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Post by Dave Froble
Post by Stephen Hoffman
Post by Jan-Erik Söderholm
Right, I had the same thought. RMS != "a database".
RMS <> 'a database'.  :-)
RMS indexed files are a key-value NoSQL database.
RMS is not a relational database.
But RMS is a key-value NoSQL database.
RMS is a database.
Can we not agree that anything that is used to store and retrieve data
is basically a database?  Yes, there are vast differences in
capabilities.  But it's still storing and retrieving data.  Right?
I would say that it is anything that is used to store and
retrieve data in an organized way.

An index-sequential file is a database.

A sequential variable line length file is not.

Arne
Dennis Boone
2020-09-17 21:38:43 UTC
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Post by Arne Vajhøj
An index-sequential file is a database.
There's a difference between an indexed file handler and a database.
RMS is not a database. It contains indexed file handling capabilities.
It lacks relations, transactions, etc.

De
Arne Vajhøj
2020-09-17 21:51:19 UTC
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Post by Dennis Boone
Post by Arne Vajhøj
An index-sequential file is a database.
There's a difference between an indexed file handler and a database.
RMS is not a database. It contains indexed file handling capabilities.
It lacks relations, transactions, etc.
Relations are required for a "relational database".

Relations are not required for a "database".

"relational database" is a subset of "database".

Arne
Stephen Hoffman
2020-09-17 21:55:44 UTC
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Post by Dennis Boone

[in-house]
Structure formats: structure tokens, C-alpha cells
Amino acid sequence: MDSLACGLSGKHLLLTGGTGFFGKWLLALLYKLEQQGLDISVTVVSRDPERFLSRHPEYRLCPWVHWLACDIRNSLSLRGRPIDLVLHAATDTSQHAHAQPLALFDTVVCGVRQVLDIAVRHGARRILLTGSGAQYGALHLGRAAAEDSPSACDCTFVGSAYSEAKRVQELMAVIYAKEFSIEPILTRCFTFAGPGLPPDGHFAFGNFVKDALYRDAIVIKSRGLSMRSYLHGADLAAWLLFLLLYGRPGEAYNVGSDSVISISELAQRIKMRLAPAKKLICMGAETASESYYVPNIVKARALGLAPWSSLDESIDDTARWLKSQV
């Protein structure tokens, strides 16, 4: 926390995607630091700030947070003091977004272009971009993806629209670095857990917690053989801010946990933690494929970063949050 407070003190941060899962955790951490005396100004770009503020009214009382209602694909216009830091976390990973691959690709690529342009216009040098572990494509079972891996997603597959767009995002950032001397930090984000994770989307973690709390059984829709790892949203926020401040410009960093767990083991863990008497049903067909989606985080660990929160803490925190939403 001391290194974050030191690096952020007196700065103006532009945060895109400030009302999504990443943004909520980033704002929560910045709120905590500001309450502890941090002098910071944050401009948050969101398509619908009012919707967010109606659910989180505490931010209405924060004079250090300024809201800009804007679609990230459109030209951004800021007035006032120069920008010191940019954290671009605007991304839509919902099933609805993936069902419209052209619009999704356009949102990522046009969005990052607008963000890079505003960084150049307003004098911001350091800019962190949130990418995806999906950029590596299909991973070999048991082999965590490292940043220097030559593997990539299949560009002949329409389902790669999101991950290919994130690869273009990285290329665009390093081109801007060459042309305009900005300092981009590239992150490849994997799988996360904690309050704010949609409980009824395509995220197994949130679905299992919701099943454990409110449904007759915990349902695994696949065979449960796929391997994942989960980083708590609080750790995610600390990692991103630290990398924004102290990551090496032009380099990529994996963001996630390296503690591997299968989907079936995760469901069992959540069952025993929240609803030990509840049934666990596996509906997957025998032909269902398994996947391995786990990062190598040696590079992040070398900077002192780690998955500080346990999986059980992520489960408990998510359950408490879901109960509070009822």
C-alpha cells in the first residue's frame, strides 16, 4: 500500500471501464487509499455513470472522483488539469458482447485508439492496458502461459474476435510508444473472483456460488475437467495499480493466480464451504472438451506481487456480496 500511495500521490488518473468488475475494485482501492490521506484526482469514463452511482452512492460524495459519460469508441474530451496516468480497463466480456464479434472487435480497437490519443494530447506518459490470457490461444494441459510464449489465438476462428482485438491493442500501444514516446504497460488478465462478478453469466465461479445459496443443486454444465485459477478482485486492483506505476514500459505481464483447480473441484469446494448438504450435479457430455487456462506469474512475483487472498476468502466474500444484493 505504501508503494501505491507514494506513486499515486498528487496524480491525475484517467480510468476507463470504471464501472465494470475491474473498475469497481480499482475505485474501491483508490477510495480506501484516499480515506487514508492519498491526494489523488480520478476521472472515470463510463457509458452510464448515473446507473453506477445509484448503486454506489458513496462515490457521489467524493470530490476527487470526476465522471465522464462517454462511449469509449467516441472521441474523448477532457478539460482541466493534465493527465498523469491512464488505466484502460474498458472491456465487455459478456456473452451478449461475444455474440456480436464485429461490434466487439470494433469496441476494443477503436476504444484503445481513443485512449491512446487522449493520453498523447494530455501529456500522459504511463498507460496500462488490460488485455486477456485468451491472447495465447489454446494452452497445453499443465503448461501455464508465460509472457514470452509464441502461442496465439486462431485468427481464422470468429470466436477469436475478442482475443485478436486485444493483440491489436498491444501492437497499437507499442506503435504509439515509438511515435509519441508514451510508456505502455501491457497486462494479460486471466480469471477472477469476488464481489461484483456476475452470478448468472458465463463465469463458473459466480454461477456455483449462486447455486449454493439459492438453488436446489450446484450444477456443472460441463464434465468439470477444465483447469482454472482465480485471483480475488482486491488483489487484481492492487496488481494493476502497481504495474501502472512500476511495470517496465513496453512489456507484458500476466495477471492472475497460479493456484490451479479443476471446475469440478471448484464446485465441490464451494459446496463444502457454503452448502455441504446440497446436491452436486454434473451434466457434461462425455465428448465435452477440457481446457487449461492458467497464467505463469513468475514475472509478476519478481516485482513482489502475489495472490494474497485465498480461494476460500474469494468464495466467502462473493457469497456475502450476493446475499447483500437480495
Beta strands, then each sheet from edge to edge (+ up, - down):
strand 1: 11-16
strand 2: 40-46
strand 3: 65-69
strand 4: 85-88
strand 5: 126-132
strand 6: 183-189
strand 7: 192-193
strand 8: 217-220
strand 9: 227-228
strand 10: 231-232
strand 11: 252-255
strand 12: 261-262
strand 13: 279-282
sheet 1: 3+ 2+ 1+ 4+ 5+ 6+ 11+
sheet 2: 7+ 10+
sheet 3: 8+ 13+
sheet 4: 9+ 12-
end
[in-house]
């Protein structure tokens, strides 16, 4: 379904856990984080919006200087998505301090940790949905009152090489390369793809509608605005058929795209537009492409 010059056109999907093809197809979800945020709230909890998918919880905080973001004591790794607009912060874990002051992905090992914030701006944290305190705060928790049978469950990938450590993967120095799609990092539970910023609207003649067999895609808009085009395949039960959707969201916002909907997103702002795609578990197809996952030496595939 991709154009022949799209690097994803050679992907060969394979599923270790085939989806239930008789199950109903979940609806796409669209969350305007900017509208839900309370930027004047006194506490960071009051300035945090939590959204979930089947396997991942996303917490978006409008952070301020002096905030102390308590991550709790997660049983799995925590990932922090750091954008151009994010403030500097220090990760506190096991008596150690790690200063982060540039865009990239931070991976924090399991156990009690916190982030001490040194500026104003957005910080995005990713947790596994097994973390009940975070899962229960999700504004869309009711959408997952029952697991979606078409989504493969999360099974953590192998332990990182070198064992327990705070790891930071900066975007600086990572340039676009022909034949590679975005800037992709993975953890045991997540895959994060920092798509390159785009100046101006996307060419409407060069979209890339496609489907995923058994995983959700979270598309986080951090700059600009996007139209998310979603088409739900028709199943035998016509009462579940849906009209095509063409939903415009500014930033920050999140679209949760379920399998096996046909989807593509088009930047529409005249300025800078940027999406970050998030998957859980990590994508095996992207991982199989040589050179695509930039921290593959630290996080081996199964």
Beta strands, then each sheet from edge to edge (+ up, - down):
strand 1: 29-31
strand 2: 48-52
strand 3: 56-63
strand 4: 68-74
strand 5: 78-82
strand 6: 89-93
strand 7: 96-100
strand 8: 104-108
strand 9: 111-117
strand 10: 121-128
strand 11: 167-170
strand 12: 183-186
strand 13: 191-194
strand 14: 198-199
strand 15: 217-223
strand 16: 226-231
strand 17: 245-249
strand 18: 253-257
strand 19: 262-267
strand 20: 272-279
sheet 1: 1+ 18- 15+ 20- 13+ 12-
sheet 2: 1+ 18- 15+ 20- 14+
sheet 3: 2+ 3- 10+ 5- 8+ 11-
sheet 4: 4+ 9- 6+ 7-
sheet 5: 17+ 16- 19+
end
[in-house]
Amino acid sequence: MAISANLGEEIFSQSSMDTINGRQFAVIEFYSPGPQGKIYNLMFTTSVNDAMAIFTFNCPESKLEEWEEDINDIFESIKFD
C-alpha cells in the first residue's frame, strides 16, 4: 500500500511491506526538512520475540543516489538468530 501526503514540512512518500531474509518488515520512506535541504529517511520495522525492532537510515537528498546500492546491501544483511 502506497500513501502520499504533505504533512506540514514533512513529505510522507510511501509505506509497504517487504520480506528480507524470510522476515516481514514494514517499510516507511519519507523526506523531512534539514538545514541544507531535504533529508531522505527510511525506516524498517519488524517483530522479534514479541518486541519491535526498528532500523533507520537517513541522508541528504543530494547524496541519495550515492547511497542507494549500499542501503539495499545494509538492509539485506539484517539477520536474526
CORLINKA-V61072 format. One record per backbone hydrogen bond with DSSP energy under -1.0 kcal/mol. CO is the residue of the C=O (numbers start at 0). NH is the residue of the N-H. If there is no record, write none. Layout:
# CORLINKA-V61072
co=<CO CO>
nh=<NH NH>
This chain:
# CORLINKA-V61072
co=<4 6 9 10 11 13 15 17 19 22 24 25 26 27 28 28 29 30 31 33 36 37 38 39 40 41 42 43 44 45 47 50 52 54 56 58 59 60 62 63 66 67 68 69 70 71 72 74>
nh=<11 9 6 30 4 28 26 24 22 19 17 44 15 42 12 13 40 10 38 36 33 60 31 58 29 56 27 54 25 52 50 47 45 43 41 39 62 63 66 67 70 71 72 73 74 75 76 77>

Post by Arne Vajhøj
An index-sequential file is a database.
There's a difference between an indexed file handler and a database.
RMS is not a database. It contains indexed file handling capabilities.
It lacks relations, transactions, etc.
A relational database is a particular type of a database, but far from
the only type available. While RMS is not a relational database, RMS
is a database.

RMS is known as a key-value NoSQL database, in the current parlance.
https://en.wikipedia.org/wiki/Key–value_database

BTW: RMS can and does have and does support transactions, for those
that wish to enable and use that feature. Congratulations, some of you
just learned something new about OpenVMS, too.
--
Pure Personal Opinion | HoffmanLabs LLC
Dave Froble
2020-09-17 23:52:17 UTC
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Post by Stephen Hoffman
RMS is known as a key-value NoSQL database, in the current parlance.
https://en.wikipedia.org/wiki/Key–value_database
Why do we have to have "current parlance", which seems to change weekly?

Is this just to confuse me?
--
David Froble Tel: 724-529-0450
Dave Froble Enterprises, Inc. E-Mail: ***@tsoft-inc.com
DFE Ultralights, Inc.
170 Grimplin Road
Vanderbilt, PA 15486
Arne Vajhøj
2020-09-18 00:46:19 UTC
Reply
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Post by Dave Froble
Post by Stephen Hoffman
RMS is known as a key-value NoSQL database, in the current parlance.
https://en.wikipedia.org/wiki/Key–value_database
Why do we have to have "current parlance", which seems to change weekly?
Is this just to confuse me?
There are some benefits from using standard terminology.

You could decide to call the direction to Canada for south
and the direction to Mexico for North, but you would have
a communication problem.

:-)

Arne
Dave Froble
2020-09-18 01:58:31 UTC
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Post by Arne Vajhøj
Post by Dave Froble
Post by Stephen Hoffman
RMS is known as a key-value NoSQL database, in the current parlance.
https://en.wikipedia.org/wiki/Key–value_database
Why do we have to have "current parlance", which seems to change weekly?
Is this just to confuse me?
There are some benefits from using standard terminology.
You could decide to call the direction to Canada for south
and the direction to Mexico for North, but you would have